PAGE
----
A real-time music visualizer that lets you display an awesome light show that is synchronized to your music.

This time I will show you how to make a real-time music visualizer that lets you display an awesome light show that is synchronized to your music. The original project is Open Source, and is the work of "nootropic design". At their website "https://nootropicdesign.com/lumazoid/" you can order Lumazoid Realtime Music Visualizer Board with, or without a power supply. In this video, I will describe how to make the device yourself with the help of Arduino Uno or Arduino Nano microcontroller.

The device works with any WS2812 / WS2812B LED strips like NeoPixel and others and also Supports 60, 120, or 180 LED strip lengths. It has 8 different patterns + random mode that smoothly transitions between patterns and 3 different color modes with parameter control. Also, you can change the Sensitivity, the brightness of LEDs, next feature is Adjustable frequency response so you can choose to visualize all frequency bands or just the bass and beat. This is a great example of how with a little hardware and good Open Source code, can be made excellent device. It can be powered by 5V / 2A or higher.

utsource.net

So as I mentioned, the device is extremely simple and contains only a few electronic components:

-Ws2812 led strip with 60, 120 or 180 LEDs(in our case I use 60 LEDs strip)

-Arduino Nano microcontroller

-Two potentiometers

-Two buttons

-and one standard led diode

Several components are remaining from the previous project which was located in the same housing. To set Brightness we need to hold the color button when connecting power. A rainbow of LEDs will be displayed on the first 8 LEDs. Use the parameter knob to change the brightness. When finished, press the color button again and the configuration will be saved to memory. To set LED strip length hold the pattern button when connecting power. One, two, or three red LEDs will be displayed. Use the parameter knob to choose your LED strip configuration based on the number of red LEDs:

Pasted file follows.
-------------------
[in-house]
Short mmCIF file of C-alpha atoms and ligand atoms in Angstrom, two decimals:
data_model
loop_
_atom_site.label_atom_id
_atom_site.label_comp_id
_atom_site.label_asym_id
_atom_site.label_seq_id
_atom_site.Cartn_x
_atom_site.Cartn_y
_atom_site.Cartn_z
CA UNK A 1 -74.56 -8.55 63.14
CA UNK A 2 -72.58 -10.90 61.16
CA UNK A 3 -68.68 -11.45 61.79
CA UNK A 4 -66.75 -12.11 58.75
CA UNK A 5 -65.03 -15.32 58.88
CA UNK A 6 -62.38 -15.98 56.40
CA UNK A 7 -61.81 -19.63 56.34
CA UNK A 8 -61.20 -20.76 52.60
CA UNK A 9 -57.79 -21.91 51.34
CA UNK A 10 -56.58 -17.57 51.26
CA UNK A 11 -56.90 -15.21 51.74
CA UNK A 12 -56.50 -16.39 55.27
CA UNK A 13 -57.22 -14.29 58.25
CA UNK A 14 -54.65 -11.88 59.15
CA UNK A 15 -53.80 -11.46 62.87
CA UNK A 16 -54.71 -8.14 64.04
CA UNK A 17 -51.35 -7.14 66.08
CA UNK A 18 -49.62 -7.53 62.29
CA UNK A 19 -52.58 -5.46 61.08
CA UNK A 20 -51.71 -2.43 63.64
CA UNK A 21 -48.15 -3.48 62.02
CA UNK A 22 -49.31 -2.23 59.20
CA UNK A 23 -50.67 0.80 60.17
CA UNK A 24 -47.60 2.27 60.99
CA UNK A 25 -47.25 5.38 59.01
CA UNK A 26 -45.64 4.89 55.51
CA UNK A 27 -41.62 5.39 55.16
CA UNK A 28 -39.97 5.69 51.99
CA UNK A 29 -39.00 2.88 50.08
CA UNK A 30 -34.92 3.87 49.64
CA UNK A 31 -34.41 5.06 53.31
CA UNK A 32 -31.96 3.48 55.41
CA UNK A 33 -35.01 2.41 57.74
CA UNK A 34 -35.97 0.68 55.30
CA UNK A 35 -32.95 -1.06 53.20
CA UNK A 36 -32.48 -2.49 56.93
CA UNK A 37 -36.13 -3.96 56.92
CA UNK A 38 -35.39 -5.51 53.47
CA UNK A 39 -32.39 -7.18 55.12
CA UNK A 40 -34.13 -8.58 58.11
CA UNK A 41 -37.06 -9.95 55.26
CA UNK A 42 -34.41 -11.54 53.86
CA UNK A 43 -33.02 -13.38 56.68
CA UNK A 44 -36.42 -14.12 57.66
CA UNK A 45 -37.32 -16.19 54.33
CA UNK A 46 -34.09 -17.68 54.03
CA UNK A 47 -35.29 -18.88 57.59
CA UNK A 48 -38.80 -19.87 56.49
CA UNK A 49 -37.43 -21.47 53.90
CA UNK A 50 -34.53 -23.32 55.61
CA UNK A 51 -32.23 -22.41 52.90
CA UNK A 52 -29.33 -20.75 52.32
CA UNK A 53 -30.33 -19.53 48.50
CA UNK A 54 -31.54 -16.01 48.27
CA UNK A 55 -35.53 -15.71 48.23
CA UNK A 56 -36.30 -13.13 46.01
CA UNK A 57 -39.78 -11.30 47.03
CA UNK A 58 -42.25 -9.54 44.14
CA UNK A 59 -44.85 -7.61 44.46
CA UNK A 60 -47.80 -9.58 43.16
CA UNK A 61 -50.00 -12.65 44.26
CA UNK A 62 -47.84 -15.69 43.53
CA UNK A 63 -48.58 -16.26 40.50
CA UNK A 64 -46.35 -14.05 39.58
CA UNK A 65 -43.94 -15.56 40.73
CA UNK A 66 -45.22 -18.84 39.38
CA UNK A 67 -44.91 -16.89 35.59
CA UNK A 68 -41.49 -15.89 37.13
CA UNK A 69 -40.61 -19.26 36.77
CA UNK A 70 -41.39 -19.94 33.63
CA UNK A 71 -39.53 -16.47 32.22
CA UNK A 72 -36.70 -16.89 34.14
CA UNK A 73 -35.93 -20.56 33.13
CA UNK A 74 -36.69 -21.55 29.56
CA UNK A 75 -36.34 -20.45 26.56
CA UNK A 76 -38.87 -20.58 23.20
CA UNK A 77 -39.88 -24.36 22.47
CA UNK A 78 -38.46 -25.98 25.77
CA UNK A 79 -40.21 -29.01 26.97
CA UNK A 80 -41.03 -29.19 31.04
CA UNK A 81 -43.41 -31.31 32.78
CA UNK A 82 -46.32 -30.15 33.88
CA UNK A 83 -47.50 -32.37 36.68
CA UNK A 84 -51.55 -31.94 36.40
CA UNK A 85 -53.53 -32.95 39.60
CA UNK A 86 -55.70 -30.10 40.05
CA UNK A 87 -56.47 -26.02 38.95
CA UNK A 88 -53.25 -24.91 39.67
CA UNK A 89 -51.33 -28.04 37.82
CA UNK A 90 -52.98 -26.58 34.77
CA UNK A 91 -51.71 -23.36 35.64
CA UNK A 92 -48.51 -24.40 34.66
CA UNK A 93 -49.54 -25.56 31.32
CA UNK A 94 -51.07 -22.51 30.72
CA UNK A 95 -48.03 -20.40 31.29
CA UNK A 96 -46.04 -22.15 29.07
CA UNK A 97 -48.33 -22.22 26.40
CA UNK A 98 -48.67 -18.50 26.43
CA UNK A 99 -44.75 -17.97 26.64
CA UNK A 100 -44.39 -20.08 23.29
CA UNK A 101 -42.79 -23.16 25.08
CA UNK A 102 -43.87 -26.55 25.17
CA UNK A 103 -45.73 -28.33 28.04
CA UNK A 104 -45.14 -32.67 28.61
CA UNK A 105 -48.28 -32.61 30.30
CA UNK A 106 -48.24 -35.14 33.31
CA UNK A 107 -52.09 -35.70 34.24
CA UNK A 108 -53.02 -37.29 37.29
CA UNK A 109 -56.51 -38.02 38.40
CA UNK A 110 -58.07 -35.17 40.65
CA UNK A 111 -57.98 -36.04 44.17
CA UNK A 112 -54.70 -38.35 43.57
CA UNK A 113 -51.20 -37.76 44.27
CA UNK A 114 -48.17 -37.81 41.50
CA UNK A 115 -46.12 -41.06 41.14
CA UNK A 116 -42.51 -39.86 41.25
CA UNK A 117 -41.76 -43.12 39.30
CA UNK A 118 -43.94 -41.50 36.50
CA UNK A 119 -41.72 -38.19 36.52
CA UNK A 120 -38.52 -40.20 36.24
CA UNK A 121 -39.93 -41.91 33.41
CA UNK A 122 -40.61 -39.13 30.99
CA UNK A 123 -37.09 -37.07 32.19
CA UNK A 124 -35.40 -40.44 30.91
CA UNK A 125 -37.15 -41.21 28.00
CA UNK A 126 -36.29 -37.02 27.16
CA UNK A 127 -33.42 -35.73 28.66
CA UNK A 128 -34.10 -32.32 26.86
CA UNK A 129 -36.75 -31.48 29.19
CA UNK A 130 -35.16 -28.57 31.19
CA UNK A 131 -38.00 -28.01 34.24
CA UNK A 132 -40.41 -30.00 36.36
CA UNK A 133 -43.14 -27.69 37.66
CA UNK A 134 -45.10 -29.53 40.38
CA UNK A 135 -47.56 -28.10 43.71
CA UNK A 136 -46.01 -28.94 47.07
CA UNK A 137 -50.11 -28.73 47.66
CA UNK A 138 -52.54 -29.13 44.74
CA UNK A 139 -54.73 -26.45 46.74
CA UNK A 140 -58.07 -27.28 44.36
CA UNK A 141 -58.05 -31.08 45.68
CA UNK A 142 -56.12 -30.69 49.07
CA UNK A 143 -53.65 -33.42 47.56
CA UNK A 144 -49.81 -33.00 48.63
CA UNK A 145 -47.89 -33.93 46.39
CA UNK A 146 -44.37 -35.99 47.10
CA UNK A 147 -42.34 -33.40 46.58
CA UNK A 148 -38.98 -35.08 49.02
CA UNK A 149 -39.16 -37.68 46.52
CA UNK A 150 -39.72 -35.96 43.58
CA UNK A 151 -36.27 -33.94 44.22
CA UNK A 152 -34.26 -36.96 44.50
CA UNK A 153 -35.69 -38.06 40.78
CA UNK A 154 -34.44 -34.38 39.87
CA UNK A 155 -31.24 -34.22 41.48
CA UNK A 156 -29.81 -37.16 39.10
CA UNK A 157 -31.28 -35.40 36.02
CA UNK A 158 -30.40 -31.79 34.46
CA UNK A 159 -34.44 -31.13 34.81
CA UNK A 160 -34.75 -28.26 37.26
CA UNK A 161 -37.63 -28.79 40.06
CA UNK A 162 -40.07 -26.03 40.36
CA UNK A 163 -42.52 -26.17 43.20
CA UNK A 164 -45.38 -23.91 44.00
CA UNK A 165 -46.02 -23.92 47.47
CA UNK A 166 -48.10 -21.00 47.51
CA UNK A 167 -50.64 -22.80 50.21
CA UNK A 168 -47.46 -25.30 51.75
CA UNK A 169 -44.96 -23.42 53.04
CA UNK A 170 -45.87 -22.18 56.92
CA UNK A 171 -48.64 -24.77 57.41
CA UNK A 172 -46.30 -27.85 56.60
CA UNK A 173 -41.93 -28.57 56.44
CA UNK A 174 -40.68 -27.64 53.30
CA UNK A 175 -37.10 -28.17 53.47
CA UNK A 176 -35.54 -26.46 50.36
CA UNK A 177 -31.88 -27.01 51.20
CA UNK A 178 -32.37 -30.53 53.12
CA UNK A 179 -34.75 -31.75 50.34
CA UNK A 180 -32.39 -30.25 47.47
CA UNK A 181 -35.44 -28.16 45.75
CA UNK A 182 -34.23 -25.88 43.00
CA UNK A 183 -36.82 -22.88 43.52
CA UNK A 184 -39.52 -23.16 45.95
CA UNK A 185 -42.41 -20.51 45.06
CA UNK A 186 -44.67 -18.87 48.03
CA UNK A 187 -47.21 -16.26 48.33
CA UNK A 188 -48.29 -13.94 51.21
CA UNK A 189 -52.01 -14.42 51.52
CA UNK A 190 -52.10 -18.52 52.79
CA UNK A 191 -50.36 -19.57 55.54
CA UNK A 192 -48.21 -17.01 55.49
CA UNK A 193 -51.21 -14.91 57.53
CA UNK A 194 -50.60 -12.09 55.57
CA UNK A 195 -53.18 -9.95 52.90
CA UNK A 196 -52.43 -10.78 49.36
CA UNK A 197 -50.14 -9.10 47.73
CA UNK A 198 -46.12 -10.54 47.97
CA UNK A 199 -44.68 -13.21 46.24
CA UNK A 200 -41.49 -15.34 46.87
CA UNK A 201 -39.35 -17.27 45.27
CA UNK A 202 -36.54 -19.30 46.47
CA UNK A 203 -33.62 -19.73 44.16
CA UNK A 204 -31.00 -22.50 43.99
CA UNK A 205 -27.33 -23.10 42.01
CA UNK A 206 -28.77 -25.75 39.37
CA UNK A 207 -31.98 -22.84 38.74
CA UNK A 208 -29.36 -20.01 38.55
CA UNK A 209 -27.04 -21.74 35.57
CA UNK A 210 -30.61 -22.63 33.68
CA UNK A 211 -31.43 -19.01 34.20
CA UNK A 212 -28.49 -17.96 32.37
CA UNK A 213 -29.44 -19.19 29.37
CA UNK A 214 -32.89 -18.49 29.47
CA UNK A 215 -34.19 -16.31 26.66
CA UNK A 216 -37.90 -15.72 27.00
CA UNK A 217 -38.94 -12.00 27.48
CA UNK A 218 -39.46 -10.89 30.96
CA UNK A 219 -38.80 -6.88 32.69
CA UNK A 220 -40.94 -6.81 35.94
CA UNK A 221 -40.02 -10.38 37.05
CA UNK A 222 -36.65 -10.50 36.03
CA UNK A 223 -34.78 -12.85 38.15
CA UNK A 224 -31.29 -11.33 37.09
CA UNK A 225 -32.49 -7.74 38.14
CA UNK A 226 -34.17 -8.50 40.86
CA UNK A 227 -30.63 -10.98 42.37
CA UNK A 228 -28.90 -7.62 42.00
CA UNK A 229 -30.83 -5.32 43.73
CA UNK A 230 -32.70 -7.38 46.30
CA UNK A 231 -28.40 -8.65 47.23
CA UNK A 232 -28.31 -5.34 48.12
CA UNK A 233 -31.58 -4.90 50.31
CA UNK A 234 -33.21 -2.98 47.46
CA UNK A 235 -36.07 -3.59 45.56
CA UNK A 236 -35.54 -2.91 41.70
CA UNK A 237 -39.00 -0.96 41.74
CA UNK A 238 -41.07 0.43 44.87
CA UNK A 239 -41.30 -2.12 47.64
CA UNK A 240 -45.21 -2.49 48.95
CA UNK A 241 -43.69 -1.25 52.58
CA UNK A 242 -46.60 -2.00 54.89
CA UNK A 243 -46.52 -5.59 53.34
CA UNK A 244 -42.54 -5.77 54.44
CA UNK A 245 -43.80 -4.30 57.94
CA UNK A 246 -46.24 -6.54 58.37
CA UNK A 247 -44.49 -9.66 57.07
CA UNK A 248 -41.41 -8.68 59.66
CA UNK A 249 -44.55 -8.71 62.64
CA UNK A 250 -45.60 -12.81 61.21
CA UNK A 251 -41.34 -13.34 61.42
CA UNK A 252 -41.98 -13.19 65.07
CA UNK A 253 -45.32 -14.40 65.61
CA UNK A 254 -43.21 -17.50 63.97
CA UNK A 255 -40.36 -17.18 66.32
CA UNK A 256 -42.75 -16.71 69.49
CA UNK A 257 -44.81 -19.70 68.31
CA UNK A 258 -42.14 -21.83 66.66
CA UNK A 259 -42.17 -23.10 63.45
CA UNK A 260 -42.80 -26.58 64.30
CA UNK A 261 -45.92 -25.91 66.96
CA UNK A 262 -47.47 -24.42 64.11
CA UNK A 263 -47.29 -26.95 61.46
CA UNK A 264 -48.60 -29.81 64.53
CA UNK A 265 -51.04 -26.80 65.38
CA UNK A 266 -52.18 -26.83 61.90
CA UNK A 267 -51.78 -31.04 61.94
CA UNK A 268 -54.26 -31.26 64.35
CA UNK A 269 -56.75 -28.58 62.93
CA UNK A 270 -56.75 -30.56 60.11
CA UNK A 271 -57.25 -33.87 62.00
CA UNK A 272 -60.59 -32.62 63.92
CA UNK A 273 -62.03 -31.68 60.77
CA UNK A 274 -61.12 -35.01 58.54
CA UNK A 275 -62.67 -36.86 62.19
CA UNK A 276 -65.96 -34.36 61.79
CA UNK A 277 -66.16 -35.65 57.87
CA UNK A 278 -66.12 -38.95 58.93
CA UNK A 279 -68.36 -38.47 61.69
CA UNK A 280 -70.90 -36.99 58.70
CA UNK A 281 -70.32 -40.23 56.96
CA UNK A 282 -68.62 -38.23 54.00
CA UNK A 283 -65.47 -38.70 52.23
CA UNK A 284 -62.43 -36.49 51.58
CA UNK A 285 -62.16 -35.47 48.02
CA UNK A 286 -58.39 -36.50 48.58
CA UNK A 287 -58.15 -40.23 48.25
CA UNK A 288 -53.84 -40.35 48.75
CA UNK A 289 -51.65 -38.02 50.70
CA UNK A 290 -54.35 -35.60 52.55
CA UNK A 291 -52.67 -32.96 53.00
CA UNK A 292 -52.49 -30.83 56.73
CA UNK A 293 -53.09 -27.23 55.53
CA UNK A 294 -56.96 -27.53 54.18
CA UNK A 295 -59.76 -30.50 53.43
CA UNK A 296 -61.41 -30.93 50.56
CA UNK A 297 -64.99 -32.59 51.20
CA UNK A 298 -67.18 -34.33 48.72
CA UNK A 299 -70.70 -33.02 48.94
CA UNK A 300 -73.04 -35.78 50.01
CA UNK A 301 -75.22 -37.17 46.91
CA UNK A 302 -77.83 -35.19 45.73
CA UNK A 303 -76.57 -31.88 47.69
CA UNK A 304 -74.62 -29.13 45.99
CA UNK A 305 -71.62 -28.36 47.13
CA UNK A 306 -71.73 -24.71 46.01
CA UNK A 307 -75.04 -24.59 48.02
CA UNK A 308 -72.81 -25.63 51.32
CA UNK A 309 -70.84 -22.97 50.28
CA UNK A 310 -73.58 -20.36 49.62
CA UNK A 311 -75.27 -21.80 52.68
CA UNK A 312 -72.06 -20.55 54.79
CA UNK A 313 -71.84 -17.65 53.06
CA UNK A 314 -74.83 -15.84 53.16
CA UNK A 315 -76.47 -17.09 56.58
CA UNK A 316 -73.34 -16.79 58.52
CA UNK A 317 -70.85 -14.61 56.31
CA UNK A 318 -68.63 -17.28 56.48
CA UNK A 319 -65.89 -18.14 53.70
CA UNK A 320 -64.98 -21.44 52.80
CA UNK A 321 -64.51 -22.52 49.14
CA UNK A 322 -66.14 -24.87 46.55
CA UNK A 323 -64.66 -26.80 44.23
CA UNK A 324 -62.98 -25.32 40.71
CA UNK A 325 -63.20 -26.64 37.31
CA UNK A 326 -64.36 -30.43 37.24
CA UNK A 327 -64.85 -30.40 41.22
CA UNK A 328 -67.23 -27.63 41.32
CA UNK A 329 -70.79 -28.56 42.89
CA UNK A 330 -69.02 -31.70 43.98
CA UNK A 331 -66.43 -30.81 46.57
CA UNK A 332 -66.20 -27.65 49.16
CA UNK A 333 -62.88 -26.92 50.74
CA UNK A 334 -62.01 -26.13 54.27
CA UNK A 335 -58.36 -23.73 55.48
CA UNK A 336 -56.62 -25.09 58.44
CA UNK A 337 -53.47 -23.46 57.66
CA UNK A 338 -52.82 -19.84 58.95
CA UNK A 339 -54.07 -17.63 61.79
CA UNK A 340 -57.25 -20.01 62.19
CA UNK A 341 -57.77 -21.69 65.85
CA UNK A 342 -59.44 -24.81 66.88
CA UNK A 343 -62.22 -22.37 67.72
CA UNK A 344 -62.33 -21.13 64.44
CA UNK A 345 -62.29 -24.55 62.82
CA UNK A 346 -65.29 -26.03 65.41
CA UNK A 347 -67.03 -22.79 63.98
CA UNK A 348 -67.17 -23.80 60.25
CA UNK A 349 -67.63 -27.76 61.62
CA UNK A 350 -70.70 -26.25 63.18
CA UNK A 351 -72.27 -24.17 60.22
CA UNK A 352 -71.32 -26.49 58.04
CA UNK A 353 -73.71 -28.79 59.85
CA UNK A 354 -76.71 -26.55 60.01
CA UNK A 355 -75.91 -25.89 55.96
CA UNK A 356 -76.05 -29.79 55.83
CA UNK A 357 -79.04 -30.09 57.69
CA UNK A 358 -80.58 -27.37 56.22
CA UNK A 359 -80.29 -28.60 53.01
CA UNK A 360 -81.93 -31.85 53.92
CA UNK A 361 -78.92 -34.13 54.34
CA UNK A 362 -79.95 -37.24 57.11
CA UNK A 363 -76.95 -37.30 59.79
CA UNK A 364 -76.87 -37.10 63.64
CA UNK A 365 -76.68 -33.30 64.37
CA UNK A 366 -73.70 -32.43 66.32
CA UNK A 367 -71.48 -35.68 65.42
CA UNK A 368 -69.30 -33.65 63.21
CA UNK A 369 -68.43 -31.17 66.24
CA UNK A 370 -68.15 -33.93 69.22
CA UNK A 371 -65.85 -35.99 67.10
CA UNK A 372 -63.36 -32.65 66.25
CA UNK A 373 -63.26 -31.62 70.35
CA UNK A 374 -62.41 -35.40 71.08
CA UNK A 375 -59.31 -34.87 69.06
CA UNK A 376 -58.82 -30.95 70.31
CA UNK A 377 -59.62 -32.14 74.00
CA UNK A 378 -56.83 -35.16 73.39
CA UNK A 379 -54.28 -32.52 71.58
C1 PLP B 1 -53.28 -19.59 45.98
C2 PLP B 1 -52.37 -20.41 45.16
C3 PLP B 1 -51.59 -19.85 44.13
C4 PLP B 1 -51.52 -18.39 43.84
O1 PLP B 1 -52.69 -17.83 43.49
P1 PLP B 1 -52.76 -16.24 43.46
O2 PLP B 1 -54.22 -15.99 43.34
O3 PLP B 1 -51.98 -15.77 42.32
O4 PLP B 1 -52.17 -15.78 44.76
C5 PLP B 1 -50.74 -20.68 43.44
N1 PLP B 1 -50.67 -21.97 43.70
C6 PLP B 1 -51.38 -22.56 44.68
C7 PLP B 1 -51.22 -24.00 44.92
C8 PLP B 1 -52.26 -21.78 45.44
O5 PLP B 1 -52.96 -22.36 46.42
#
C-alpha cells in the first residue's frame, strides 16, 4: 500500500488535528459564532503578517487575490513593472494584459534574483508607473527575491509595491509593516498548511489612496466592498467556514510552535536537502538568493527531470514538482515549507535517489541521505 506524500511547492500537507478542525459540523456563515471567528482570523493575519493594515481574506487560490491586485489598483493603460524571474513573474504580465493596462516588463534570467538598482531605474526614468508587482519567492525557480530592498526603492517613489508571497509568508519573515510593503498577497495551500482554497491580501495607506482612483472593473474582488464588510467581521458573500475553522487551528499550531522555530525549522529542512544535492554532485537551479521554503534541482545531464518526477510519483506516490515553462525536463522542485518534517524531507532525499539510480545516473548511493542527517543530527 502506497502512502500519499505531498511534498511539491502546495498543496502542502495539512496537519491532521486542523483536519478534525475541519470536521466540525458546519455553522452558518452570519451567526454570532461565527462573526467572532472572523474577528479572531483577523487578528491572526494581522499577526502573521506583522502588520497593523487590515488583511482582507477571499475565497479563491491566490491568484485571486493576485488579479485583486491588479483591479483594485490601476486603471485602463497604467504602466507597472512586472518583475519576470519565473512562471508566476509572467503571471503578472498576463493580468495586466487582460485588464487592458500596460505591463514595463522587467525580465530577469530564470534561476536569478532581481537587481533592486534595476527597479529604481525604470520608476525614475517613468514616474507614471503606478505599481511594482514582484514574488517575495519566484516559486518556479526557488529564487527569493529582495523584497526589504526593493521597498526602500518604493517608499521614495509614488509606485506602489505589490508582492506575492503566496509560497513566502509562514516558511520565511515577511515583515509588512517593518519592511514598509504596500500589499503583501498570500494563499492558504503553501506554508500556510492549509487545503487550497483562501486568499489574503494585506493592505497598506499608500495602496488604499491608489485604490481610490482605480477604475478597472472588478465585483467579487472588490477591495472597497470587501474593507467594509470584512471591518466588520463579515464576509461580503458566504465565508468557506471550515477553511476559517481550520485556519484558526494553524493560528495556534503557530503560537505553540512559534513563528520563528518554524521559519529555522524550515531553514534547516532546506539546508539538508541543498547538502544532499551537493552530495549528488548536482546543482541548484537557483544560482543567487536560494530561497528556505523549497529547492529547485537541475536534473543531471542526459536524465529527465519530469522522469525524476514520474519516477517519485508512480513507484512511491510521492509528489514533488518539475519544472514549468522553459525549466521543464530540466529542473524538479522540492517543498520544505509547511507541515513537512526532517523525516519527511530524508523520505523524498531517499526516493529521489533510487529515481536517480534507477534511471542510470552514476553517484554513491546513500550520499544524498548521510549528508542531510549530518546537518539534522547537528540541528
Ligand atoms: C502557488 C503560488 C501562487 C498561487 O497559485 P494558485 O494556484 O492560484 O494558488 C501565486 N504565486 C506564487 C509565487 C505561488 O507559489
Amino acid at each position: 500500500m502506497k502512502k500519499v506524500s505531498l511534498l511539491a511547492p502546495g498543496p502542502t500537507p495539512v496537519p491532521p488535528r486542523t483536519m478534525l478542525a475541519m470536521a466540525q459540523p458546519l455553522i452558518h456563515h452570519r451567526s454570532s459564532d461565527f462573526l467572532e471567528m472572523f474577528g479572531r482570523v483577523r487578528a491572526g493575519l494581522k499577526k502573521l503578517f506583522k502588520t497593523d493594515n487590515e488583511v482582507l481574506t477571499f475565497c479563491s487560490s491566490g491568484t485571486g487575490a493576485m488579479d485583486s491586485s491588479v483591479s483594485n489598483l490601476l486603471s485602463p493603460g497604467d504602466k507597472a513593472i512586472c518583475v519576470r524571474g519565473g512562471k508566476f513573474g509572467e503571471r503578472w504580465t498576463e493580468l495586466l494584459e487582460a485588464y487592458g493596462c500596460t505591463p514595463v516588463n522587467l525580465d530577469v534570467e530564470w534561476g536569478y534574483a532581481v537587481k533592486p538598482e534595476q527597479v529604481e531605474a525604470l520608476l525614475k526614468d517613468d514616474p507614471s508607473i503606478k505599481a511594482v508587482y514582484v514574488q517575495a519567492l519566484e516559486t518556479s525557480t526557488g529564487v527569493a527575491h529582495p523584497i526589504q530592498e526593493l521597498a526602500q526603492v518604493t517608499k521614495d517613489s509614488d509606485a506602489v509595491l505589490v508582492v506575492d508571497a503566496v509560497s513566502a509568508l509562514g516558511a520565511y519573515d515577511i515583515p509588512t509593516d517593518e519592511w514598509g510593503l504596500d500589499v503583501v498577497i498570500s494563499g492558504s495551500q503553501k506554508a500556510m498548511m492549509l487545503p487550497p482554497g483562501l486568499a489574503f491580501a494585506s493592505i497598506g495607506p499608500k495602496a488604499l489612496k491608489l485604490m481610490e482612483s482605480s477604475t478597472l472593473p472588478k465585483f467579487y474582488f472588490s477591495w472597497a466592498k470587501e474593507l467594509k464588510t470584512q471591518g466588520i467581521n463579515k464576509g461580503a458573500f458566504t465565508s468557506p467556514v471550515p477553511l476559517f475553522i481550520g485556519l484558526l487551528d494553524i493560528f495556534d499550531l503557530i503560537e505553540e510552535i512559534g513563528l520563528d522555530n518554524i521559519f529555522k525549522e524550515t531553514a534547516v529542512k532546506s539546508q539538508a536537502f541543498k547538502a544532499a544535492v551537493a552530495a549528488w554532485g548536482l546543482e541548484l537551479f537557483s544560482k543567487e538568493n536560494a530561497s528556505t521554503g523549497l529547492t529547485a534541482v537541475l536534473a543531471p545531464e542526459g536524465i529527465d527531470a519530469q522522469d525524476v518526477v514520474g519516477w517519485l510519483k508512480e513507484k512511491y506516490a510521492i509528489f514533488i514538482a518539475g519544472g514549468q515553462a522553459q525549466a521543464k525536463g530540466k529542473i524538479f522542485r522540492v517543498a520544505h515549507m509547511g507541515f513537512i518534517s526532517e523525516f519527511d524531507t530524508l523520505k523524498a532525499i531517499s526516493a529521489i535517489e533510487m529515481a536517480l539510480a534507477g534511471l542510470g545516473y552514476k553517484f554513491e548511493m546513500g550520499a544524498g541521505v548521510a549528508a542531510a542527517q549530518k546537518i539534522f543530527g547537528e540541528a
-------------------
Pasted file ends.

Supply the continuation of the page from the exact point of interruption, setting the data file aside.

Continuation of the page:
• 60 LEDs strip
  • 120 LEDs
  • 180 LEDs

When finished, press the pattern button again and the configuration will be saved to memory.

To set the frequency response, press and hold both the color and pattern buttons. Use the parameter knob to select how many of the 8 frequency bands will be visualized by the Lumazoid. If you want to only visualize the bass and beat of the music, set the frequency response to only the lower 2 or 3 bands. If you want to visualize all the frequencies in the music (like vocals and higher-pitched instruments), select all the frequency bands.

There are 8 different patterns for displaying the audio peaks in the music. Press the pattern button to cycle through them. A white LED indicates which pattern is selected. The 9th pattern is “random” mode which is indicated by a red LED. This mode changes the pattern randomly with a random time interval. It has also 3 different color modes. Press the color button to cycle through them. The chosen mode is indicated by a blue LED at the beginning of the strip. Now we just need to bring an audio signal to the input and enjoy the beautiful light effects generated by this device called LUMAZIOD.

As I said before, I installed the device in a box from one of my previous projects, but of course, there are other more practical solutions, such as placing the control electronics in a small box and then connecting the LED strip with a cable in the appropriate place.

Schematic1.jpg
Mirko Pavleski
Electronics , Arduino , Physics